*****Course correction | Business Standard Editorials

Clipped from: https://www.business-standard.com/article/opinion/course-correction-122050401281_1.html

RBI has been slow in withdrawing accommodation

The Reserve Bank of India (RBI) has eventually decided to adjust to the evolving economic reality. The Monetary Policy Committee (MPC) in an “off-cycle” meeting, which ended on Wednesday, increased the policy repo rate by 40 basis points with immediate effect. The standing deposit facility and the marginal standing facility rates have been adjusted accordingly. The RBI also increased the cash reserve ratio (CRR) by 50 basis points to 4.5 per cent of net demand and time liabilities, effective from May 21. The rate-setting committee had left the policy rate unchanged in the April meeting, though the RBI introduced the standing deposit facility to normalise the liquidity adjustment facility corridor. The basic reason that prompted an off-cycle monetary policy action is the uncomfortable trajectory of inflation.

The consumer price index-based inflation rate increased to 6.95 per cent in March. The April number, which will be announced next week, is likely to be even higher. There are a number of reasons that are likely to keep inflation elevated. Crude oil and other commodity prices remain high, which can potentially push up the inflation rate further. Global food prices have also increased significantly, partly because of the ongoing Russia-Ukraine conflict. While India is in a comfortable position in terms of foodgrains, higher overall global food prices tend to have an impact. Higher prices of edible oil, for instance, will be a significant challenge. Besides, supply-chain disruptions because of a surge in Covid cases in some parts of the world, particularly China, are affecting prices. In the given context, RBI Governor Shaktikanta Das rightly noted in his statement: “There is the collateral risk that if inflation remains elevated at these levels for too long, it can de-anchor inflation expectations which, in turn, can become self-fulfilling and detrimental to growth and financial stability.”

However, the fact is all this was well-known at the time of the April MPC meeting. It is puzzling what stopped the committee then. Actually, the central bank has been behind the curve in withdrawing accommodation. It is correct that the Ukraine war has increased price risks, but the RBI has been underestimating inflation for a while. The average inflation rate for the last 24 months has been 5.8 per cent. In fact, it was anticipated in April that the inflation rate might remain above the tolerance band for three consecutive quarters, which, according to the law, would be deemed as a failure to attain the inflation target. The policy action thus can be seen as a course correction. The markets should expect more. The level of liquidity in the system is still very high and the increase in the CRR would only partially address this. Thus, policy normalisation would now happen at a much faster pace.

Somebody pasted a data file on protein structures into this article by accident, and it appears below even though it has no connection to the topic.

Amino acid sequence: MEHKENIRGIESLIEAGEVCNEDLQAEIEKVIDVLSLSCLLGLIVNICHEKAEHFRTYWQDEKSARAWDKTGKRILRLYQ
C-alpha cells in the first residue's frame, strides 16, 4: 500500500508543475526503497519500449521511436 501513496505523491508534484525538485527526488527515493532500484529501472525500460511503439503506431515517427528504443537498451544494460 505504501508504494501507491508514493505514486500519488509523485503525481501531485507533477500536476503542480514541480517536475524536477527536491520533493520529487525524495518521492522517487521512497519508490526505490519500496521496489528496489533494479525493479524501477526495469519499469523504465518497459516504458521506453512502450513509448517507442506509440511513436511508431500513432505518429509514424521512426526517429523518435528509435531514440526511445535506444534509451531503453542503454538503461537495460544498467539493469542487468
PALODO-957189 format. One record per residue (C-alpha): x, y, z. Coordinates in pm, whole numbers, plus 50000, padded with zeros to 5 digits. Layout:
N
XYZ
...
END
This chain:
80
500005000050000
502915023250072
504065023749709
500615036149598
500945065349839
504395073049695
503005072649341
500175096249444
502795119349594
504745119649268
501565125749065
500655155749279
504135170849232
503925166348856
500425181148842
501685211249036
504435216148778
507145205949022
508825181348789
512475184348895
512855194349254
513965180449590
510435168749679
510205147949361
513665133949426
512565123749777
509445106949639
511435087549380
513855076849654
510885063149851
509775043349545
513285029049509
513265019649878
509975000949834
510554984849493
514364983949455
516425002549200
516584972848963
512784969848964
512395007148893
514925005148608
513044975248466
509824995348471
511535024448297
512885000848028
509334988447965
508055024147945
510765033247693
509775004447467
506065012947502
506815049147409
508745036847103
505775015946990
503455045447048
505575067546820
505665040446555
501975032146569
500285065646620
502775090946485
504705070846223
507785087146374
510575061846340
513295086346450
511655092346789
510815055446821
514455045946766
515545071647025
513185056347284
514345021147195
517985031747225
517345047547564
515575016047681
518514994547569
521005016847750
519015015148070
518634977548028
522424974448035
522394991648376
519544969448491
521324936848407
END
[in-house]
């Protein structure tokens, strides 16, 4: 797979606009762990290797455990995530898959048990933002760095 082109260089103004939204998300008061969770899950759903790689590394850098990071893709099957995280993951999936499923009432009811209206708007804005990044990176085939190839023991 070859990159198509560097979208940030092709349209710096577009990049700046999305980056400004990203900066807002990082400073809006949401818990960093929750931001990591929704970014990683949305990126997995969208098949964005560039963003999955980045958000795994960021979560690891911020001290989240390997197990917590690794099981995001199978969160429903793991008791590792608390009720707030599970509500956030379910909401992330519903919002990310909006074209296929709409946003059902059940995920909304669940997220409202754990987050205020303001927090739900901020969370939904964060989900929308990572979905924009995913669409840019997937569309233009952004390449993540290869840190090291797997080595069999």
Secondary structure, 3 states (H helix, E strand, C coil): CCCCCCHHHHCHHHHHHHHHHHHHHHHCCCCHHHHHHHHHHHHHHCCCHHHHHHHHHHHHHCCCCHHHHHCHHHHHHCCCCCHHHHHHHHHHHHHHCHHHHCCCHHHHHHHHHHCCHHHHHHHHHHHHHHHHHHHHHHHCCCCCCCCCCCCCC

Had the RBI accounted for consistent inflationary pressures and maintained the needed balance between the objectives of supporting growth and maintaining price stability, it would have avoided an emergency rate hike. Central banks in the advanced economies are also expected to wind down policy accommodation at a faster pace. Even in this regard, India could not have remained an outlier for too long because it would have affected capital flows and the functioning of currency markets. The policy action, therefore, needs to be welcomed, though an off-cycle meeting and an emergency rate hike could have been avoided. It does not reflect well on the system.

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